Words by: Richard “The JamFather” Melamed

I was 15 years old when my older brother changed my life. Home from college, he said to me, “Ricky, you have to listen to this album.” The album was Led Zeppelin II, and the song that started it all for me was “Whole Lotta Love.”

Now, up to this point I thought I was pretty well versed when it came to music. I was a big fan of Cream, CCR, The Who, The Rolling Stones and The Beatles.  But the power and energy from Led Zeppelin was a game changer. Robert Plant could channel a blues force with a tidal wave of intensity that made the world stop and take notice.  And for all you devotees of Jimi Hendrix, I believe that Jimmy Page actually did it better.  His guitar riffs made me shudder. 

It was Led Zeppelin (and The Allman Brothers) that sent me exploring the great blues masters like Elmore James, Muddy Waters, Howlin Wolf, Robert Johnson, and BB King. Zeppelin borrowed heavily on American Blues, but their sound was so different and influential. They took a great American art form, but gave it an original interpretation that stands the test of time. Otis Rush sang the Willie Dixon classic “I Can’t Quit You Baby” with a great Chicago blues power that was pure and raw…but you know what, Led Zeppelin did it better. Muddy Waters first sang “You Shook Me” (another Willie Dixon classic), and, even though Muddy is my all-time favorite bluesman, and a blues God, Led Zeppelin did it better.

The raw primal force is what makes Led Zeppelin one of the all-time greatest hard rock bands ever.  Frankly, there is way too much great music today, coming from too many areas. Nothing can ever have the impact of Led Zeppelin in 1969.  You just had to be there.  We went from “Sugar, Sugar” by the Archies to “Good Times, Bad Times.”  A quantum leap; so profound and never to be duplicated.

So, it was with great anticipation that I anxiously awaited the re-release of the first three Led Zeppelin albums, as remastered by Jimmy Page. This process started two years ago, when Page decided to redo all nine of the band’s albums. It’s been 20 years since the last remaster, and with improvements in digital technology, the opportunity to do even better presented itself.

Each release is a 2 CD set, with the original album and a second CD of bonus material: unreleased songs, alternate takes and new live recordings. I won’t spend much time talking about the music from the original albums themselves, assumedly you’re familiar with the historic albums. The improvement in the audio quality, however, is definitively noticeable.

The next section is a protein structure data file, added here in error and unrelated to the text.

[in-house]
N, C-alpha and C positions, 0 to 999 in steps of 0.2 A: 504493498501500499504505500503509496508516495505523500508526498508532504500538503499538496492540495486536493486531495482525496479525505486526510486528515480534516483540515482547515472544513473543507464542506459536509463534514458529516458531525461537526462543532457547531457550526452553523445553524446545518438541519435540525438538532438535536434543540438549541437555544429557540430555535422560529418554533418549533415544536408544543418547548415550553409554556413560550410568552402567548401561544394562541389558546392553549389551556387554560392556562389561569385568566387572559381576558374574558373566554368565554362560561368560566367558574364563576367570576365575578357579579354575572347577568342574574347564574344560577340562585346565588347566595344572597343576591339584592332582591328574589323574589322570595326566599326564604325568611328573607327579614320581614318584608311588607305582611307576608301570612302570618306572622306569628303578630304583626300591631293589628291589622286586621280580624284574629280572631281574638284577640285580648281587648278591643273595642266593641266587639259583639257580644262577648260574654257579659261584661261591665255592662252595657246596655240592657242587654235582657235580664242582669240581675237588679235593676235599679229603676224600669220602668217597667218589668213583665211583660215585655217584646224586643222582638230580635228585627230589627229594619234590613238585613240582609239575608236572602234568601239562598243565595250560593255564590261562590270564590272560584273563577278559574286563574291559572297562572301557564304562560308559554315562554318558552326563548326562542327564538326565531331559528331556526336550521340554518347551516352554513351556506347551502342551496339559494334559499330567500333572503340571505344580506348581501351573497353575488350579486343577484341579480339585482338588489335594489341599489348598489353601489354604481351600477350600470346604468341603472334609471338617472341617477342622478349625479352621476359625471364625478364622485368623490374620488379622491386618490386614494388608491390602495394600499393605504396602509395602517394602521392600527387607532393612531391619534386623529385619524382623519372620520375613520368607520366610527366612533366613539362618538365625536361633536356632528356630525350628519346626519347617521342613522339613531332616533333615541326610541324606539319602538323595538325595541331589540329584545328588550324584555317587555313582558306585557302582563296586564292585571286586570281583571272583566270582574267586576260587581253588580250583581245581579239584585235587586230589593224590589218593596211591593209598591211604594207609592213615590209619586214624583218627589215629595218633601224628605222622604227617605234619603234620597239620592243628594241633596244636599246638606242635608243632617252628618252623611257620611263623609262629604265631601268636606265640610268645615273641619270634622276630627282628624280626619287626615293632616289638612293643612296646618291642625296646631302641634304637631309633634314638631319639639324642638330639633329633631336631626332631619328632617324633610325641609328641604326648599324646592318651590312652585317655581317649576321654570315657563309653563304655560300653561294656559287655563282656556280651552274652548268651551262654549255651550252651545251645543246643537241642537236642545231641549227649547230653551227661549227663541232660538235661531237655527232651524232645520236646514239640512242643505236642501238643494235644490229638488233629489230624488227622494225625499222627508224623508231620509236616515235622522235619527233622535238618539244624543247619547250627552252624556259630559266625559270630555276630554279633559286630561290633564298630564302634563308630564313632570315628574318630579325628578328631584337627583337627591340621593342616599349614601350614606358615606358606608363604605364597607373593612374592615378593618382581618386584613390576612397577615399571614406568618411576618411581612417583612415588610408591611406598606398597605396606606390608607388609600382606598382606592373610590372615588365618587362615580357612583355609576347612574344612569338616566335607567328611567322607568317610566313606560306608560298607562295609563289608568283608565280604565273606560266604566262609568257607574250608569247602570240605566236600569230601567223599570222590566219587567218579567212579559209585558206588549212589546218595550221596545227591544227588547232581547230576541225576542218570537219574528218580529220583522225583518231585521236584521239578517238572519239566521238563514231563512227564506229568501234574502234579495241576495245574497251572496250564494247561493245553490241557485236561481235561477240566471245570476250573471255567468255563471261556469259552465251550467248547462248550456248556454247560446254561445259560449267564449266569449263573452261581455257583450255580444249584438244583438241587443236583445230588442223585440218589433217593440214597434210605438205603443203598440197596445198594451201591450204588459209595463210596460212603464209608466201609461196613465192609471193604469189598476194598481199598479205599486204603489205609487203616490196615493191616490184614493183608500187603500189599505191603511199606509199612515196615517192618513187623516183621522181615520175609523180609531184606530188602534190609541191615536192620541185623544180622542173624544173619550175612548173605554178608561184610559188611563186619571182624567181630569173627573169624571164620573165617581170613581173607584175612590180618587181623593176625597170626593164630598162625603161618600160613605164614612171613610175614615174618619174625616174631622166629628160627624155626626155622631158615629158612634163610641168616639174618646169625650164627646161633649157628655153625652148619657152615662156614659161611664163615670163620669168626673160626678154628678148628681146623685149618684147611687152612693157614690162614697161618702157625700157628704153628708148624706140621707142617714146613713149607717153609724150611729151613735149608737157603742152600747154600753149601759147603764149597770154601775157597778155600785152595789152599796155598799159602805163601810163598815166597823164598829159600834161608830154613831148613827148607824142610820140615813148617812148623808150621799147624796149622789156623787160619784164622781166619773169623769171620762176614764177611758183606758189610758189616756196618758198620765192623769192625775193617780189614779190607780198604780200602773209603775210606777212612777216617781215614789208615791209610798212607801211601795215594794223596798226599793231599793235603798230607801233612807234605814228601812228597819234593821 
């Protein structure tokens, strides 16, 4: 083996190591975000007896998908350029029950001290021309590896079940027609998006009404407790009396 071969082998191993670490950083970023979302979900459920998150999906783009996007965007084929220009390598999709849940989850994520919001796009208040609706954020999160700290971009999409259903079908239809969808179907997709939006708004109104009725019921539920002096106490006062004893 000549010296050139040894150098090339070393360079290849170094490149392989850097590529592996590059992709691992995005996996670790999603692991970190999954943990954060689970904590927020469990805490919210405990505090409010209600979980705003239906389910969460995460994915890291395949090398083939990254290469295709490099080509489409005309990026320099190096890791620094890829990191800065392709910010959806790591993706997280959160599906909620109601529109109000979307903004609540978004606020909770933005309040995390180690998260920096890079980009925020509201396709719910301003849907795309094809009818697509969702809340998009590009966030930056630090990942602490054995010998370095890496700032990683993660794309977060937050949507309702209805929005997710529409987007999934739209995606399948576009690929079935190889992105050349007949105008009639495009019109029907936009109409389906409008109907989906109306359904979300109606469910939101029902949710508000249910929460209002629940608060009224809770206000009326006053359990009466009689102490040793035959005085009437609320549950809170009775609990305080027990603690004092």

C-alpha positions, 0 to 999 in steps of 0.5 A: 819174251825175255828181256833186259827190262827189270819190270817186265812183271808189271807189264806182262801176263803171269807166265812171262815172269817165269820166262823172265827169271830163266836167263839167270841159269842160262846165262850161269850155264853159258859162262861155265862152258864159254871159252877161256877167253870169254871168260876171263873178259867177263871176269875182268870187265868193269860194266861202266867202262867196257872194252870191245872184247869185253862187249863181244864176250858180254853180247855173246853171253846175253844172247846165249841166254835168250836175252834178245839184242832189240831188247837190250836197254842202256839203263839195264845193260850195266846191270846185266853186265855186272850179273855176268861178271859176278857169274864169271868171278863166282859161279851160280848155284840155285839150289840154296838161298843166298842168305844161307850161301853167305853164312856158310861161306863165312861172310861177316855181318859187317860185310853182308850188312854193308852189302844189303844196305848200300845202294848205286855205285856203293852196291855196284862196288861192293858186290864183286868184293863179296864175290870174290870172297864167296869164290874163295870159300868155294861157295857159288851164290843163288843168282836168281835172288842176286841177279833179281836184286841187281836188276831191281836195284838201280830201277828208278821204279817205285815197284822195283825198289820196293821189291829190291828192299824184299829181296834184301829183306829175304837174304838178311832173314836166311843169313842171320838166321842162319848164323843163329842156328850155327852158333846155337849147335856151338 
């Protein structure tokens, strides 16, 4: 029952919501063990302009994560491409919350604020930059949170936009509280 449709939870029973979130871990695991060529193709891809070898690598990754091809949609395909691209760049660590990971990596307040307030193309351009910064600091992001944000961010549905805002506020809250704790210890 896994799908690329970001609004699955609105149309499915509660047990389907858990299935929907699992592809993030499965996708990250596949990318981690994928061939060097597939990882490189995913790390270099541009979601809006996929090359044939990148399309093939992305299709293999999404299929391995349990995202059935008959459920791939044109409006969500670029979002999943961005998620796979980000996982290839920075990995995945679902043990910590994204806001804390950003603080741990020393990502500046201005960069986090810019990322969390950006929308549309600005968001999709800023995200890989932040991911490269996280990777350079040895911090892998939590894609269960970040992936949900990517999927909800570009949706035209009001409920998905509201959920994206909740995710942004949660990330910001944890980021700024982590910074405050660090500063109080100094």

The vocals are brighter, and there is a crisper response on the bottom end.  Past recordings always seemed to carry a muddier sounding bass, which I likened to the Zeppelin sound, but the remastered mixes have a cleaner bass line. John Paul Jones comes out the real winner, only fueling the argument that Mr. Jones is one of the all-time great rock bassists. Ditto for the great John Bonham on the drum kit.  The interplay between bass and drums is even more pronounced on the remasters. I found myself listening over and over again rediscovering the greatness of Zeppelin.  The remix adds depth and the music is even more expansive.  Rich and lush like a rain forest – you are immersed in a very special world.

As for the bonus material, Led Zeppelin I contains a wonderful live recording from Paris in 1969. Of the eight songs played, “Moby Dick” is extremely noteworthy, with an incredible drum solo by John Bonham.  There are quite a few live renditions of the LZ1 songs and each is worth exploring.

Led Zeppelin II mostly contains alternate/rough mixes for the tracks that appear on the album. There is a rough mix of “Whole Lotta Love” that is a real gem…certainly not as polished as the original release mix, but no less powerful.  Same for “What Is and What Should Never Be” and “Ramble On” – rougher formative mixes that shows the bands progression to get to the final product.  And for the devoted Zeppelin fan, there is a cool instrumental mix of “Living Loving Maid.”  How this stuff could be buried for so long without seeing the light of day is a mystery – but thank you Mr. Page for combing through the tapes and delivering.

Also included in LZ2 is a never released song called “La La.” The track is a festive jewel with the inclusion of fine organ work. It’s very reminiscent of The Yardbirds, perhaps due to Jimmy Page’s involvement with that band. The upbeat bluesy instrumental switches from organ to acoustic guitar to electric guitar, powered through by Bonham’s drumming. You can check out that tune here.

On we go to Led Zeppelin III. An earth shattering version of “Key to Highway” is not to be missed.  Spare and poignant with some very nice overdubbed vibrato to Plant’s voice makes this an instant classic.  The blues harp accompaniment with a delicate acoustic guitar is as good as the blues gets.  I was of the opinion that the Derek and the Dominoes cover of the old blues classic was the best…maybe not.  “Jennings Farm Blues” is another instrumental blues gem from the archive that finally seen the light of day. And I may prefer the rough mix of “Gallows Pole” to the original, though they’re both great.

So bottom line, this is a must have for any Zeppelin fan.  Exploring the greatness of the band has been expanded with release of these new remasters.  Oh boy..I cannot wait for the remastered releases of Led Zeppelin IV, Houses of the Holy and Physical Graffiti.  If you like to get the led out, do not hesitate…buy these albums!!


You can stream all three albums by following this link.